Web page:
This paper examines Alexandria Archaeology’s foray into broadcasting archaeological excavations and findings through videos and social media. When excavations began at a well discovered by chance in the basement of a private residence, city archaeologists took a social media approach to reach and educatate the public about a site otherwise be inaccessible to them. Video updates of the excavation posted online allowed followers to witness the process of archaeological discovery and...


Not All Archaeology is Equal: Public Archaeology and the Internet (2013)
DOCUMENT Citation Only Lorna J Richardson.

Within Public Archaeology, there has been a critical cultural shift towards awareness of the benefit of public engagement online. A tendency towards 'cyber-Utopianism' would suggest that Internet technologies can foster new dialogue, present community-constructed knowledge, underpin new organisational relationships, whilst redistributing access to cultural resources. Although the democratisation of online communication and production have stretched the boundaries of belonging, critical...


Socially Mediated Terrorism and Conflicting Heritage Values (2016)
DOCUMENT Citation Only Claire Smith.

The confluence of contemporary terrorism and radical changes in the media landscape constitutes a fresh—and currently under-rated—threat to cultural heritage. Socially mediated terrorism in Syria and Iraq is underpinned by a clash in heritage values. As visual symbols of competing political, ideological and religious values, iconic cultural heritage is an increasingly likely choice for extremists seeking visual ways to maximise their impact. Not everyone ascribes to the notion of Outstanding...


Transforming the NPS Digital Experience: Media Outreach to Serve Public Archaeology at Fort Vancouver (2016)
DOCUMENT Citation Only Douglas C. Wilson. Meagan Huff.

National Park Service (NPS) archaeologists and museum professionals must engage the public through media to augment traditional outreach events and programs. Transforming the digital experience is at the heart of the NPS 2016 centennial. The cultural resources program at Fort Vancouver NHS in Vancouver, Washington, engages the public in a variety of archaeology outreach events and works with students in diverse educational contexts. A crucial component of this program is routinely informing the...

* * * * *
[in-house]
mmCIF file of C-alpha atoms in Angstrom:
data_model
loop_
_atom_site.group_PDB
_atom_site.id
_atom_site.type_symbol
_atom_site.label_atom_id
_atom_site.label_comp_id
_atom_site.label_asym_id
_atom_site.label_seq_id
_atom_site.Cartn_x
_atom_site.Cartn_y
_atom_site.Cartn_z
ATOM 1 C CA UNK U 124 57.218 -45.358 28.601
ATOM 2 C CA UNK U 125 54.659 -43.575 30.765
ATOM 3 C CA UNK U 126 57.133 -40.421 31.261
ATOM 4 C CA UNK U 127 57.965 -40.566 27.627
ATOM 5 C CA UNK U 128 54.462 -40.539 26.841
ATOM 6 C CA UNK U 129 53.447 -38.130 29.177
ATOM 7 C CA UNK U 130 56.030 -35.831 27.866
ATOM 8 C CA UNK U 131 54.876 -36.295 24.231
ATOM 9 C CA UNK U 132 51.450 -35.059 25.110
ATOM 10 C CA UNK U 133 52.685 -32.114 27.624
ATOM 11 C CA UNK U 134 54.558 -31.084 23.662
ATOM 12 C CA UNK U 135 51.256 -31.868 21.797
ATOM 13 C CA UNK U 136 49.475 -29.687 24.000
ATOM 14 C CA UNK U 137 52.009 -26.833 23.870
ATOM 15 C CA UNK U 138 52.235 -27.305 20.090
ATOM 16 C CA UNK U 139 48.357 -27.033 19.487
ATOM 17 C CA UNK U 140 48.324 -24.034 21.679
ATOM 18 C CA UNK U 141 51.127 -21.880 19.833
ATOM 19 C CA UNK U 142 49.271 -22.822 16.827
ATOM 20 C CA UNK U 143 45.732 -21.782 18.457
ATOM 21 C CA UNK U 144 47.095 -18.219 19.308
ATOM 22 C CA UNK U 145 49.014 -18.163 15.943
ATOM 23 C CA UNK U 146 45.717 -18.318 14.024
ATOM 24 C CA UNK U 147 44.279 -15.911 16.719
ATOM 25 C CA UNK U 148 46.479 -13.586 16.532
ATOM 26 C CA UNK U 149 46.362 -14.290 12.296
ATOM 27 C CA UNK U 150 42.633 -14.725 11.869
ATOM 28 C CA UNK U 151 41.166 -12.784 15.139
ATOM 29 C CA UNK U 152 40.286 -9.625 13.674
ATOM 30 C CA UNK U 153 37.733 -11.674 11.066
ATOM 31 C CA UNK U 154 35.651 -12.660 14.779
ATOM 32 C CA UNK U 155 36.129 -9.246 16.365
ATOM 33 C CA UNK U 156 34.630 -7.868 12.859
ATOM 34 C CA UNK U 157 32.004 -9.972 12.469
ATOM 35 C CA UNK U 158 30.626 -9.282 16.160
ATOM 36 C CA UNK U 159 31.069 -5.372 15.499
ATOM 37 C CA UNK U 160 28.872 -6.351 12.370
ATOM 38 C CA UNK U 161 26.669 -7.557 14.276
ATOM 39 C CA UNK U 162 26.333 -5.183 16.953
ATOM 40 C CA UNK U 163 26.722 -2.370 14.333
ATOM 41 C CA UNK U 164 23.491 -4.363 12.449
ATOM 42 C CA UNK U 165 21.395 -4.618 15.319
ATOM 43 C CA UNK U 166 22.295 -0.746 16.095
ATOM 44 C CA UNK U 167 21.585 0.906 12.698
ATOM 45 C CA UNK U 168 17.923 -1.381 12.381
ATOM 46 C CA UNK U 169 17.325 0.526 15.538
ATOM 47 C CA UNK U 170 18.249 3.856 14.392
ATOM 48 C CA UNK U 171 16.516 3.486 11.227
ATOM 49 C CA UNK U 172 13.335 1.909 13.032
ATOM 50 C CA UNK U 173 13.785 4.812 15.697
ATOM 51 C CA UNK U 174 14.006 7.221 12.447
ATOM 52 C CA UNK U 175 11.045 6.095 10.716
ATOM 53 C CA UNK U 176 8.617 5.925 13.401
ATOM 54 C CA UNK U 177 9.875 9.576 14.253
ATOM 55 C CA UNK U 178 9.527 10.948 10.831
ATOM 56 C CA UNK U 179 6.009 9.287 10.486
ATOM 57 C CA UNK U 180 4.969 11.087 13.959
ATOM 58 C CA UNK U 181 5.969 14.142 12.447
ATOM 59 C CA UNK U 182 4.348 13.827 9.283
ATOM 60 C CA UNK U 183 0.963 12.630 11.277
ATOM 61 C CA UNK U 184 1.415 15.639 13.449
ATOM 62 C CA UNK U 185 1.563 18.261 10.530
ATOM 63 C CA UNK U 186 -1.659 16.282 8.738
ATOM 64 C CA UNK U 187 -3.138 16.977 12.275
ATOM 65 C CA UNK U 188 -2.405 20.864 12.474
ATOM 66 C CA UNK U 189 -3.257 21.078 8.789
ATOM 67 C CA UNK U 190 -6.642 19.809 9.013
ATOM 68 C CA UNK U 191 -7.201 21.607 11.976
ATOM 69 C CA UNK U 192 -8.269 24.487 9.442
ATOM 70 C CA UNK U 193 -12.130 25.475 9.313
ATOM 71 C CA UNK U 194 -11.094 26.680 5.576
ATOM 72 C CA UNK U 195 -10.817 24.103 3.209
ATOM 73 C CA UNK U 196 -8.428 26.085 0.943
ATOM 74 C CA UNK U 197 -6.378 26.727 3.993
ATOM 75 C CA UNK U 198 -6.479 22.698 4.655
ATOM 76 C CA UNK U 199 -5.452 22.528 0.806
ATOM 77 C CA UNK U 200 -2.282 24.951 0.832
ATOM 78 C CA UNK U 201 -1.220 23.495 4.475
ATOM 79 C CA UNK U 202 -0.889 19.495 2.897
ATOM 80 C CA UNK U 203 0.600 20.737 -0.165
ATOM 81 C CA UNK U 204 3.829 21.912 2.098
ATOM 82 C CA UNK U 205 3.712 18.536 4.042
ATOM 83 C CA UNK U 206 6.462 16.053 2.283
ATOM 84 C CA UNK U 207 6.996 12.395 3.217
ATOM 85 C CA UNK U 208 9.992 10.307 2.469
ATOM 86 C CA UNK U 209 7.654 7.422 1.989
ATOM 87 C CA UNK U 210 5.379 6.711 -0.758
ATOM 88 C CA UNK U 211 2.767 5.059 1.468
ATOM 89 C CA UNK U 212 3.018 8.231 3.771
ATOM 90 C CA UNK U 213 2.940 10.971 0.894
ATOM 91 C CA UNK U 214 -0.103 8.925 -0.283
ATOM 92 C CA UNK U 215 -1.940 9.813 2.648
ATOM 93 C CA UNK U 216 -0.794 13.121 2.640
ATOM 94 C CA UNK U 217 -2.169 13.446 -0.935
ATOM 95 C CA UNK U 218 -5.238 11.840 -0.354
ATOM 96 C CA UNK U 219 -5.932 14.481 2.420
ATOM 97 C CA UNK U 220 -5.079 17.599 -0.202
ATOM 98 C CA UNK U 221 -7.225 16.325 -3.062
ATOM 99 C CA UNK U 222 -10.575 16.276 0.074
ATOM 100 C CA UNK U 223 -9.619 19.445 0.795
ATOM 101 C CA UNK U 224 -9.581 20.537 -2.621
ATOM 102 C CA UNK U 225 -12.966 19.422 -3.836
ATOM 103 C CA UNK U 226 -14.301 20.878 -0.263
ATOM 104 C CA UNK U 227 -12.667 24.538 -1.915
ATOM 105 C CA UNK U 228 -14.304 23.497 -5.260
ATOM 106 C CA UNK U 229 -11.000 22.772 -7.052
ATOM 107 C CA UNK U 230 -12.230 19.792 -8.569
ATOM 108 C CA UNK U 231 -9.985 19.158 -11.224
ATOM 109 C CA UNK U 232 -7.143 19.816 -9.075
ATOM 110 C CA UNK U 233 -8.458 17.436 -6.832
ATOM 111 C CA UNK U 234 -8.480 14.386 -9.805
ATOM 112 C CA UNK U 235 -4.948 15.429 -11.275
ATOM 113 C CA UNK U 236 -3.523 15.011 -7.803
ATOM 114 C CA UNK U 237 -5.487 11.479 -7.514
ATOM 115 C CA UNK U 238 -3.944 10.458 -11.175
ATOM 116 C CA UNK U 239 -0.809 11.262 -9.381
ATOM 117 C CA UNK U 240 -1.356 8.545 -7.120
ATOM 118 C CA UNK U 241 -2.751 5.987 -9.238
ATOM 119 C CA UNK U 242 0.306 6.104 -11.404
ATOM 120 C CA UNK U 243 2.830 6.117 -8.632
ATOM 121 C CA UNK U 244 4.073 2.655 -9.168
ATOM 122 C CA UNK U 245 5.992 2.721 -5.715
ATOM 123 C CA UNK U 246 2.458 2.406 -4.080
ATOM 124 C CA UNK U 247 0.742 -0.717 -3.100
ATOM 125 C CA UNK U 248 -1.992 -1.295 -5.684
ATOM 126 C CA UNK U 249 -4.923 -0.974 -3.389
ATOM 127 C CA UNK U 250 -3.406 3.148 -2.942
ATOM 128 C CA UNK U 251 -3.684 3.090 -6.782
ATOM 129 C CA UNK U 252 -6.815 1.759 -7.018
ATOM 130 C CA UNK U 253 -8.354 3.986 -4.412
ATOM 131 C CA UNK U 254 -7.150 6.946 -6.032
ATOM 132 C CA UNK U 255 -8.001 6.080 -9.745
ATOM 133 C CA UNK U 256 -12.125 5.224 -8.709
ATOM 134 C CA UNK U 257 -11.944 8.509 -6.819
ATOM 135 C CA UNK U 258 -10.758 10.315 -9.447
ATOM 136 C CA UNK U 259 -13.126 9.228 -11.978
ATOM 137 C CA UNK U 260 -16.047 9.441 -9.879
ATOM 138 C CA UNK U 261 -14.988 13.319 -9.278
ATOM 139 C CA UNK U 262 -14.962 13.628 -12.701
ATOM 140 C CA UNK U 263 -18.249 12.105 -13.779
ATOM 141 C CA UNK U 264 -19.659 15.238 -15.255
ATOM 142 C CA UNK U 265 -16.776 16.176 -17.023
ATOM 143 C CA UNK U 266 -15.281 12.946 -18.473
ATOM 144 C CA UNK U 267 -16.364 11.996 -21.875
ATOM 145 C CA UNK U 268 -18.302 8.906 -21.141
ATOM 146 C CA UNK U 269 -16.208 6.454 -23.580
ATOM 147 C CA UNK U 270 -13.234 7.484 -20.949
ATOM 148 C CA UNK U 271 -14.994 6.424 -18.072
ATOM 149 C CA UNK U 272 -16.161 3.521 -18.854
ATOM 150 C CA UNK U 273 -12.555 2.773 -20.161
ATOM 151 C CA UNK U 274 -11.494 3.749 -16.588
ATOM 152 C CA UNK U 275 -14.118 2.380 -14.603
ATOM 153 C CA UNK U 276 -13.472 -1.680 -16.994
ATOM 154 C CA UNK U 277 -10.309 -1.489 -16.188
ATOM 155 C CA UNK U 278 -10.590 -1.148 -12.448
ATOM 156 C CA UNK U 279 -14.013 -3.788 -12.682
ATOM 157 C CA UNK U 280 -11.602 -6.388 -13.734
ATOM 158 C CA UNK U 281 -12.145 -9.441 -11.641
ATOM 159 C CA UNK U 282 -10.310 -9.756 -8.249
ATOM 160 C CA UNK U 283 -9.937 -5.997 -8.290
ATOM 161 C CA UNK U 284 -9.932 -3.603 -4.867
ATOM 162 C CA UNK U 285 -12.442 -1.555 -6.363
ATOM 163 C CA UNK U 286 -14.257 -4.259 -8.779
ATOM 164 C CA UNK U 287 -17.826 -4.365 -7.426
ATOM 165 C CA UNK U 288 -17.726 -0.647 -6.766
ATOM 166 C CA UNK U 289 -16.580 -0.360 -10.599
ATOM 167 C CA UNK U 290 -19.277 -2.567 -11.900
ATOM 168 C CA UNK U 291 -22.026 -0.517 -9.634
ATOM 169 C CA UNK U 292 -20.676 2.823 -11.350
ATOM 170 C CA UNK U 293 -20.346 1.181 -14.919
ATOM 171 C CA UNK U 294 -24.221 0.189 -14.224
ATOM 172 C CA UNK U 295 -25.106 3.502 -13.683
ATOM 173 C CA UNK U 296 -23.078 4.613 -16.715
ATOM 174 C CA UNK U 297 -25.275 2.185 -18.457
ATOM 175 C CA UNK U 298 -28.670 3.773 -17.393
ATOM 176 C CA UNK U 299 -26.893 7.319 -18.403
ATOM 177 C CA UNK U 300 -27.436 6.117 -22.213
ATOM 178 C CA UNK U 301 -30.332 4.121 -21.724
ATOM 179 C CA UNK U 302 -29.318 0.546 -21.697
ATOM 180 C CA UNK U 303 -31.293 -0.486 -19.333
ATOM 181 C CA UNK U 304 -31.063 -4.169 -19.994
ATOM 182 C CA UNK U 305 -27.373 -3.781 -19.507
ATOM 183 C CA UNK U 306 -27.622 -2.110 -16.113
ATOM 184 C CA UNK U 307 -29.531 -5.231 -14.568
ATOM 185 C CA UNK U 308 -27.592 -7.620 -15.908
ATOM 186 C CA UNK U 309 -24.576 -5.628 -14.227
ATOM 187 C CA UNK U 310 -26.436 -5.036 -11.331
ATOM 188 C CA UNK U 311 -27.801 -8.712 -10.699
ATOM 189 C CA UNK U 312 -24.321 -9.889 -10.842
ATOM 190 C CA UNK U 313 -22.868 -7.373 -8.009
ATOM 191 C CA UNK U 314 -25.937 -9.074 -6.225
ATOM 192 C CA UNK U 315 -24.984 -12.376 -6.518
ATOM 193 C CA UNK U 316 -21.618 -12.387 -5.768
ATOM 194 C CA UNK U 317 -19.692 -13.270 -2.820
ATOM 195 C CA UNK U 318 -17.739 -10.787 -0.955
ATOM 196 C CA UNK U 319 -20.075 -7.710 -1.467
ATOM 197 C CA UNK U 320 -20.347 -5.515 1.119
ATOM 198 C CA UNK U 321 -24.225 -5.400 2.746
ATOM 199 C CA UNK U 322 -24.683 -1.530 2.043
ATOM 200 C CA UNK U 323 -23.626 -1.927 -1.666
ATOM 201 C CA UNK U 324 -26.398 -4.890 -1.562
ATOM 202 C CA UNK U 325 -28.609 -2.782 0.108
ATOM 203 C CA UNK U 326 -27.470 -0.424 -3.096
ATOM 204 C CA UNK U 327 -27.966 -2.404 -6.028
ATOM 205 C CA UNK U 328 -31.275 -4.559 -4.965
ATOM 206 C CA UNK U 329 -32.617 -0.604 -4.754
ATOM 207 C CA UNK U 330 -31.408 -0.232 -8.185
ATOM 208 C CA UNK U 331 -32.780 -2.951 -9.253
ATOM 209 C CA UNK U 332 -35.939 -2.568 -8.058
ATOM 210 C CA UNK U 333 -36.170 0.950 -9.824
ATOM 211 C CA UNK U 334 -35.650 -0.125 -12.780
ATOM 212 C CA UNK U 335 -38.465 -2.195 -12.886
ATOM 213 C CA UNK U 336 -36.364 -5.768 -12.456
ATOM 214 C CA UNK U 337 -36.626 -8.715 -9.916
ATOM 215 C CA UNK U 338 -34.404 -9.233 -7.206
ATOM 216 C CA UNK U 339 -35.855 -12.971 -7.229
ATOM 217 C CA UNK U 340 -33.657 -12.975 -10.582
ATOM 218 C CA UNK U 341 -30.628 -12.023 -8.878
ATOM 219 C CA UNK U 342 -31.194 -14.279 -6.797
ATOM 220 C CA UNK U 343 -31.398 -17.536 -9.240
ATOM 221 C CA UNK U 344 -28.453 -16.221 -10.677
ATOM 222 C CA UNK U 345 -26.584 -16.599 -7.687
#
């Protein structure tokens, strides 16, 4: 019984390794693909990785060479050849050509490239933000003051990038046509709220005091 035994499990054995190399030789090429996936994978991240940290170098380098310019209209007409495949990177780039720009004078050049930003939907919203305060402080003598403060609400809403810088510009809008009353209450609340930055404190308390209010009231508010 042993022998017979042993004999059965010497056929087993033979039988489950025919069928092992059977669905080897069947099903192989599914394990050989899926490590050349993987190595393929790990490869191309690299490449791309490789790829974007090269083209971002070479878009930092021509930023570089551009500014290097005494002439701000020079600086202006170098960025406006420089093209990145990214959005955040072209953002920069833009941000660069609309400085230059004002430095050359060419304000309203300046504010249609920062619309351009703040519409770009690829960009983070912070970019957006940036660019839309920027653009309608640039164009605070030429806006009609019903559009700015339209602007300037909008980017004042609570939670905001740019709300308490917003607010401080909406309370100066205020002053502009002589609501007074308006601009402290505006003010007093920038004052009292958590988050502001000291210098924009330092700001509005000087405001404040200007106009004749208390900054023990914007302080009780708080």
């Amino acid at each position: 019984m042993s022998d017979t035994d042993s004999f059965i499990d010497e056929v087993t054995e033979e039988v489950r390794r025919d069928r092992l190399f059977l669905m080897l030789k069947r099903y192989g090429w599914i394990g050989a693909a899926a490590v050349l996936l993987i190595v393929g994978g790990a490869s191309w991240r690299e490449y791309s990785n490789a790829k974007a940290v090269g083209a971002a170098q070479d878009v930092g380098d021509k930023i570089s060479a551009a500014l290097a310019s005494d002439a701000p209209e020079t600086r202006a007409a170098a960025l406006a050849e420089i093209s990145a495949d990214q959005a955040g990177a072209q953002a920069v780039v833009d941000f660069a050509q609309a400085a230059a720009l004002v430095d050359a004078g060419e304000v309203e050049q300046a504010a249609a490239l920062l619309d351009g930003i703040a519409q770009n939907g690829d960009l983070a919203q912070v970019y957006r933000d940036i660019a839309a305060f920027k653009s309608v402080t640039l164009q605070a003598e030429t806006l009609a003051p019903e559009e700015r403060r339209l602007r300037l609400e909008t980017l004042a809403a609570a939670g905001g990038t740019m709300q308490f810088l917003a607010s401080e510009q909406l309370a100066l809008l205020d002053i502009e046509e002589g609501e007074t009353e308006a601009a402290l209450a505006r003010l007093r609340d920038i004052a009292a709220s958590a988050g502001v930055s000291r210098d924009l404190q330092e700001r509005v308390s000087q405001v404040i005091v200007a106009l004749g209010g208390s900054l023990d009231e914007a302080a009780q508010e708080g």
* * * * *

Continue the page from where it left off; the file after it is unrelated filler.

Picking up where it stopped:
When the Small, Local Archaeology Project Goes Global – The Missoula Historic Underground Project (2016)
DOCUMENT Citation Only Nikki Manning.

During the fall of 2012 a local, urban archaeological survey project was conducted to see what evidence remained of the Missoula, Montana historic “underground” landscape. Now heading into the fourth year of research and expanding geographically into other cities of the American West, the project which actually began from public inquiries into the existence of a small town underground continues to hold the interest of the local community and beyond. As the project has continued to grow in scope...


Where does your community live? The TrowelBlazers experience. (2015)
DOCUMENT Citation Only Brenna Hassett. Suzanne Pilaar Birch. Rebecca Wragg Sykes. Victoria Herridge.

The TrowelBlazers project is a community-sourced digital archive of short biographies and images of women whose significant contributions to the fields of archaeology, geology, and paleontology have often been overlooked. Originating in a conversation on Twitter between four early-career researchers, the project began life as a tumblr blog designed to share inspirational images and stories of women researchers in the past. Different social media accounts allow us to interact with a number of...